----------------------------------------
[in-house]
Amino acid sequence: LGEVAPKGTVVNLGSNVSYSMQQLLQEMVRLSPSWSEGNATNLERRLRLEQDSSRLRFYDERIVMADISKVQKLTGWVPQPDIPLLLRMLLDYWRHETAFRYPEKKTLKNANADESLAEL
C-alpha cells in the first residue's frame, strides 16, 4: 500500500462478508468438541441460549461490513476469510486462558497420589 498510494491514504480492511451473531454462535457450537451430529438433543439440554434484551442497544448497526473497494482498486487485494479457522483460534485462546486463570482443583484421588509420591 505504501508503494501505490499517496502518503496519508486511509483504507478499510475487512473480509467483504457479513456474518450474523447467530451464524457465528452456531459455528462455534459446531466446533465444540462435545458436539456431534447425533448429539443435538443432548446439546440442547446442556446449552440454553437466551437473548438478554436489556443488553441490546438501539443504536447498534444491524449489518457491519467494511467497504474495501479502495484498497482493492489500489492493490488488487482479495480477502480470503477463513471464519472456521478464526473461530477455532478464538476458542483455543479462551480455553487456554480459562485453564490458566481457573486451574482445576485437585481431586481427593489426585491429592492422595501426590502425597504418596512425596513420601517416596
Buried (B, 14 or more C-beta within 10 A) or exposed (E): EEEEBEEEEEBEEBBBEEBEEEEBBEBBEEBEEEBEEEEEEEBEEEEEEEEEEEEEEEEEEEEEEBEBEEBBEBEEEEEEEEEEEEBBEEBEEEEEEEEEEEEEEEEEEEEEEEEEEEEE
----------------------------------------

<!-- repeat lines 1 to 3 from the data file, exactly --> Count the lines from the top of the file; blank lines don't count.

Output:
[in-house]
Amino acid sequence: LGEVAPKGTVVNLGSNVSYSMQQLLQEMVRLSPSWSEGNATNLERRLRLEQDSSRLRFYDERIVMADISKVQKLTGWVPQPDIPLLLRMLLDYWRHETAFRYPEKKTLKNANADESLAEL
C-alpha cells in the first residue's frame, strides 16, 4: 500500500462478508468438541441460549461490513476469510486462558497420589 498510494491514504480492511451473531454462535457450537451430529438433543439440554434484551442497544448497526473497494482498486487485494479457522483460534485462546486463570482443583484421588509420591 505504501508503494501505490499517496502518503496519508486511509483504507478499510475487512473480509467483504457479513456474518450474523447467530451464524457465528452456531459455528462455534459446531466446533465444540462435545458436539456431534447425533448429539443435538443432548446439546440442547446442556446449552440454553437466551437473548438478554436489556443488553441490546438501539443504536447498534444491524449489518457491519467494511467497504474495501479502495484498497482493492489500489492493490488488487482479495480477502480470503477463513471464519472456521478464526473461530477455532478464538476458542483455543479462551480455553487456554480459562485453564490458566481457573486451574482445576485437585481431586481427593489426585491429592492422595501426590502425597504418596512425596513420601517416596